LYNN : Bob can put a
capo on his guitar neck. We say we want to change the key and Bob
says: "O.K., I'll just put on a capo and move it." Dave doesn't have a
capo, so he's transposing in his head trying to figure out all the new
chords, as he is playing.
BOB : Yeah mostly guitarists don't use a capo, because they are using the whole neck.
LYNN : We should mention
in his absence that Mark Harris is our drummer. (Group laughing.) I'm
not sure where he is, and we hope this is not another Spinal Tap thing
happening. (Laughs.) He said he was going to be here. (Mark did show
up at the gig, after the interview was done. -Papa.)
ROB : He drove by U.M.A. and stopped.
BIG TIME : Well he's only 4 credits or 4 classes short of receiving a Bachelors degree.
LYNN : Right.
ROB : I'm just two classes short. They're just really hard classes.
BOB : Drop-outs. (Laughs.)
BIG TIME : What was the transition like switching from drums to bass, since they are both rhythmic instruments?
ROB : I did a lot of
playing at home, before I ever attempted to play with anyone else, a lot
of playing with records. It's not that far removed from playing
drums. The difference is the notes. You have to worry about being in
the right key, where you don't while playing drums. It's not as much of
a difference as you might think. My background in drums helped me
learn bass faster. I think playing bass has also helped my
drumming. It's probably more so, than playing drums has helped me play
bass. Knowing what a bass player is capable of, helps my drumming lock
into that. The bass player and drummer should know what the other is
going to do at any given moment. If I play something on drums that the
bass player can't rhymically keep up with, and it's going to get all
mushy, you don't do that, - as much. It taught me to play my drums a
lot less; not necessarily try to play every note the bass player is
playing. It's just complementing and accenting certain notes that he's
LYNN : I think that's
another bottom line too. That's the key to being spontaneous, everyone
else has to listen, really listen to everyone else on the stage at all
times. You can tell immediately when somebody's gone off on the split
in their own head and they are not paying attention. They will be the
only person if the groove changes, that's still on the original thing
and hasn't changed at all. The whole song could end, and sometimes,
someone is still playing 2 or 3 more notes.
BOB : We can get subtle
all of a sudden, or drop down, pick up, and do a lot of medley things,
where stuff changes. It's not easy stuff and like Lynn said, you have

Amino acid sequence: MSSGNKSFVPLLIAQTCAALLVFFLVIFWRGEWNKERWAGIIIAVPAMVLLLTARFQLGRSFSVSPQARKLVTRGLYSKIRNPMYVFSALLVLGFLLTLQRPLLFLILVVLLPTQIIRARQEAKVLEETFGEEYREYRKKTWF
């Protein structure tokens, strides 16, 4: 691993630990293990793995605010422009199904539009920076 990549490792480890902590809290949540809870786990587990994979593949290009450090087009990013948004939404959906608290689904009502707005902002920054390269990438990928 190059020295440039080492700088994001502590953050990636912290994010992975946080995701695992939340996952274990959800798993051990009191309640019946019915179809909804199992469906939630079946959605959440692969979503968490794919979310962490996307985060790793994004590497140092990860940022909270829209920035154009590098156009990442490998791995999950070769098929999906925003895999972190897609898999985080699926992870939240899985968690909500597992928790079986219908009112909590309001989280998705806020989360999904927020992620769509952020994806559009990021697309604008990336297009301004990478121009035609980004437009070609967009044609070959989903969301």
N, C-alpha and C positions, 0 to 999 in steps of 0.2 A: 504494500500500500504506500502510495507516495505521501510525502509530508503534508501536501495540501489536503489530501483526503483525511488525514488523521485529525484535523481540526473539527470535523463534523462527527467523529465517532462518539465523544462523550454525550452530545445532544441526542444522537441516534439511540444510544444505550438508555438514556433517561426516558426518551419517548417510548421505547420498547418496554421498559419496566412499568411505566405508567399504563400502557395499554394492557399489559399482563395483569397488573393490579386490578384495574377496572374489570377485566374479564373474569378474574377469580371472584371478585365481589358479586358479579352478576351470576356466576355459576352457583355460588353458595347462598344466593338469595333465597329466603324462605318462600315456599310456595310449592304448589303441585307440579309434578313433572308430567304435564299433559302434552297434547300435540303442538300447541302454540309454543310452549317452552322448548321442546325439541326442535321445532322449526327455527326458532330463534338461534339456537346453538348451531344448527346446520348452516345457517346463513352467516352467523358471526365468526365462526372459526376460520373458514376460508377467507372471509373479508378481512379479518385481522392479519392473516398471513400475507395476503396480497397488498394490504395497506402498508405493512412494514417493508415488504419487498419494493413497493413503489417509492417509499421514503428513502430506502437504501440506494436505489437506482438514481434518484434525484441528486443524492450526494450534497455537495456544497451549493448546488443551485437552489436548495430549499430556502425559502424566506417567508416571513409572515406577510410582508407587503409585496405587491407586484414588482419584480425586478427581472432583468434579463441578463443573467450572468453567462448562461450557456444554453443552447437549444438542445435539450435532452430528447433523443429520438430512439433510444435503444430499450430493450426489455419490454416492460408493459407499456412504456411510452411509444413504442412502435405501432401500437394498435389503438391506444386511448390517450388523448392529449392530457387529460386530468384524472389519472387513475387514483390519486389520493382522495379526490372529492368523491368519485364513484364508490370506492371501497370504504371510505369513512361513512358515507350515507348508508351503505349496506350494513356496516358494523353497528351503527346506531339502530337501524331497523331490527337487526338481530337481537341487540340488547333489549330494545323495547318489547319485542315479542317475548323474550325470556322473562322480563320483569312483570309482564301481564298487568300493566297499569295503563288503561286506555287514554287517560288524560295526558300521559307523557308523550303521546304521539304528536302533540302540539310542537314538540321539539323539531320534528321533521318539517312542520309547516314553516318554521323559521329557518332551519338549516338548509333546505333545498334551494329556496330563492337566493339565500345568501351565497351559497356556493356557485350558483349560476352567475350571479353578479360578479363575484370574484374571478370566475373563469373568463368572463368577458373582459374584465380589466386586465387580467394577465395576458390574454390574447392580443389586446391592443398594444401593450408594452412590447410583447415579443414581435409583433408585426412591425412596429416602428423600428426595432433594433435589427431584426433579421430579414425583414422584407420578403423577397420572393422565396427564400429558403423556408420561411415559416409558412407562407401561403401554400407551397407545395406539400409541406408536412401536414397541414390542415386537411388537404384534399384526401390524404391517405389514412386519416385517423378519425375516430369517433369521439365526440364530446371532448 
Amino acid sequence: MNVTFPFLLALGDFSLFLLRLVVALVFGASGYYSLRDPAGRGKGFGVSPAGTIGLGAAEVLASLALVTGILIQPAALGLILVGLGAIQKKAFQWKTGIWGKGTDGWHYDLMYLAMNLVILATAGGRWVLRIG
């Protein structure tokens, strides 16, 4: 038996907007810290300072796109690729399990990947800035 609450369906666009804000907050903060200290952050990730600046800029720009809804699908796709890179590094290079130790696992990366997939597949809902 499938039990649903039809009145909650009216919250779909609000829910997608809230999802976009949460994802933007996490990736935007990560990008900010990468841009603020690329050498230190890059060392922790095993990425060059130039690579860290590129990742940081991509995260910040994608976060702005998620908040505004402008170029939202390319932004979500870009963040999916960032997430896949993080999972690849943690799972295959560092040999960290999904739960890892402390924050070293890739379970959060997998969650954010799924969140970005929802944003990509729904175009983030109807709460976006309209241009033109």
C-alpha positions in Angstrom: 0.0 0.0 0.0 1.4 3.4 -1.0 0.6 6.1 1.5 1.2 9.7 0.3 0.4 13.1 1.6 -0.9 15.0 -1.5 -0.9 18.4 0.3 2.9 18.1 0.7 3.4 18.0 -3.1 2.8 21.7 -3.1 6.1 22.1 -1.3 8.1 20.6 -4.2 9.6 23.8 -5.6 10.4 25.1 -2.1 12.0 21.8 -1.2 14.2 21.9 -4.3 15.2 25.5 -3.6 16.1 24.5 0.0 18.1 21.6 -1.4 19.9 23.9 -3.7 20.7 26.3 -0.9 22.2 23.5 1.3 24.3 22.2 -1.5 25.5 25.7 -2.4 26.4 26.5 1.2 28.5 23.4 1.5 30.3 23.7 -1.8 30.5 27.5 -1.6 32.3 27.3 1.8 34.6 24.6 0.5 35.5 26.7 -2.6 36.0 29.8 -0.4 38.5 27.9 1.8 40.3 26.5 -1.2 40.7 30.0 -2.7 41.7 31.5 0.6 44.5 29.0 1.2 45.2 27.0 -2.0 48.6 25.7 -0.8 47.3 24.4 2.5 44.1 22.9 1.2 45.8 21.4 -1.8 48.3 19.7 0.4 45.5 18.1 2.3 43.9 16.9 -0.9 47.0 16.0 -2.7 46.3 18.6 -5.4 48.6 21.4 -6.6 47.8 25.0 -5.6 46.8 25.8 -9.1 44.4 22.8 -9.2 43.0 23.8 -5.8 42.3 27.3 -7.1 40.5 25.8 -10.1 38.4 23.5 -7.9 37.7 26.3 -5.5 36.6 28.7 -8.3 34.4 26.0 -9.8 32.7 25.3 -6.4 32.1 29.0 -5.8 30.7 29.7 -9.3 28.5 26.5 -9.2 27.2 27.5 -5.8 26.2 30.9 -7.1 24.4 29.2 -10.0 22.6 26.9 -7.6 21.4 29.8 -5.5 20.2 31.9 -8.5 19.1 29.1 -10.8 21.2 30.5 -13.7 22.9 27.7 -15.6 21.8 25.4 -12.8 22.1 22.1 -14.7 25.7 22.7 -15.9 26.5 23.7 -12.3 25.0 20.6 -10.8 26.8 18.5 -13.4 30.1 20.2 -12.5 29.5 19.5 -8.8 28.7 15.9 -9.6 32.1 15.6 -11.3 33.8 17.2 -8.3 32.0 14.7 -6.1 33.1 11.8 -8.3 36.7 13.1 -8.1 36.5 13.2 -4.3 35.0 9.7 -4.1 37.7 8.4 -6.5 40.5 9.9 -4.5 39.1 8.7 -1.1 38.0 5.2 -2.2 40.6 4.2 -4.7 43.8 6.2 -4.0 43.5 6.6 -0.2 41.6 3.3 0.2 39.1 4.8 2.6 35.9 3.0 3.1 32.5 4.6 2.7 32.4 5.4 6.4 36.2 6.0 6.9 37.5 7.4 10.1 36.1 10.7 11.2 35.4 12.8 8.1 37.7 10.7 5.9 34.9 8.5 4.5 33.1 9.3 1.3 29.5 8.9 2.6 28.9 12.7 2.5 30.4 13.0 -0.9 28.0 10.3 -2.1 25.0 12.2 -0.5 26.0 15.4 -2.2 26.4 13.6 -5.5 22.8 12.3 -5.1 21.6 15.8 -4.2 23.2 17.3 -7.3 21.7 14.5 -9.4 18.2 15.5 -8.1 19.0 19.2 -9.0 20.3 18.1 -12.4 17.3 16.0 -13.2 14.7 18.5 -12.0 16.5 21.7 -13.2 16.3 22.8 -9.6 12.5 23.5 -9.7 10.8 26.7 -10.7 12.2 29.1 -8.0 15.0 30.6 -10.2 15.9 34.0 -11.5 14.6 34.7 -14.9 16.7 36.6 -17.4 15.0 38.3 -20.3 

to be real communicative, as much as you possible can on stage. That's
real hard because people are on the end of the stage and your trying to
find something to throw at them to get their attention. It's noisy,
it's smoky, and it's hard to communicate. You have to be open, flexible
and not have a big ego. You can't have a big Ego and be in a band,
because your going to flow right over each other. It's real important,
because lead guitarist's tend to be flashy, and Dave's not flashy at
DAVE : I think guitar
has become very passe. Where flashy guitar is sort of like what Disco
music was during the early '80's. No one want to hear someone put their
foot on the monitor and play a thousand notes.
BIG TIME : Do you think
the local music scene has changed to the point, that in, possibly 5
years this area might be on the map of the music industry?
ROB : This area has been
underrated. From my experience, this area has more talent per-capita
musically, than anywhere else I've been. I lived in Portland for quite a
while and Portland has been heralded as this amazing music scene.
Yeah, there are some really good bands and there are some really good
players. There are also ten times as many bad players and really bad
bands. It's just a lot of people are down there. There aren't a lot of
people up here and the majority of the people that play, can play
LYNN : Right, what we got is the cream of the crop.
ROB : I don't know if
Hallowell will ever be a music Mecca. I don't think it's the next
Seattle. I hope it's not the next Seattle.
LYNN : The Wharf is home to a lot of good musicians.
ROB : I would like to
see local bands get their dues, as far as, the Boneheads should have
their own record deal. If that happens, I don't want this town to
change. I don't want 500 more musicians to move into this town. You
know, I need gigs.
LYNN : Yeah, you know
right now it's so comfortable here. They know whoever is playing at the
Wharf, because everyone plays with everyone and changes the name of the
"new bands," that play that night. They know, they can walk in, walk
up to the stage and sit in with who-ever is playing. They know it's
cool. Nobody is stepping on anybody's toes and it's one big family. I
think if it expanded too much, that you wouldn't have that close-knit
security. I think it would be a lot looser ties, than it is now.
ROB : I also think that
there is a little bit of a problem, that it takes you a while to get
your foot in the door. It's kind of a clique, and maybe it is, but I
think it's just Maine. It's a small town in Maine and people are a
little "stand-offish." I think if all kinds of people moved in from the
city, the musicians might not be welcomed with open arms. You have to
prove yourself a little bit. You have to earn it and maybe that is not
LYNN : You're right,
it's a hard thing to break into. I'm not originally from here. When I
first went to school, I didn't know anybody, I didn't feel comfortable
with anybody; and I didn't feel comfortable with anybody at that time
holding our their hand saying: "Oh come play with me." It was because I
was an outsider. It's not until you meet some of the people who're
inside the loop and get introduced around, then your welcomed. Before
that, you're on the outside looking in, to the Grandfathers like Kenny
ROB : You also got to
just do it. You got to come to the jam on Monday night and you got to
say, "I play." Get up there and play. You might get a little critiqued
by the people, but if you got the chops...
LYNN : I think that
feeds back to what you were saying before, that's true. You were saying
Portland may have more musicians, but as much as they might have a lot
of great musicians, they have a lot of bad musicians too. Here, I think
they critique a lot more than there. I think that's why the musicians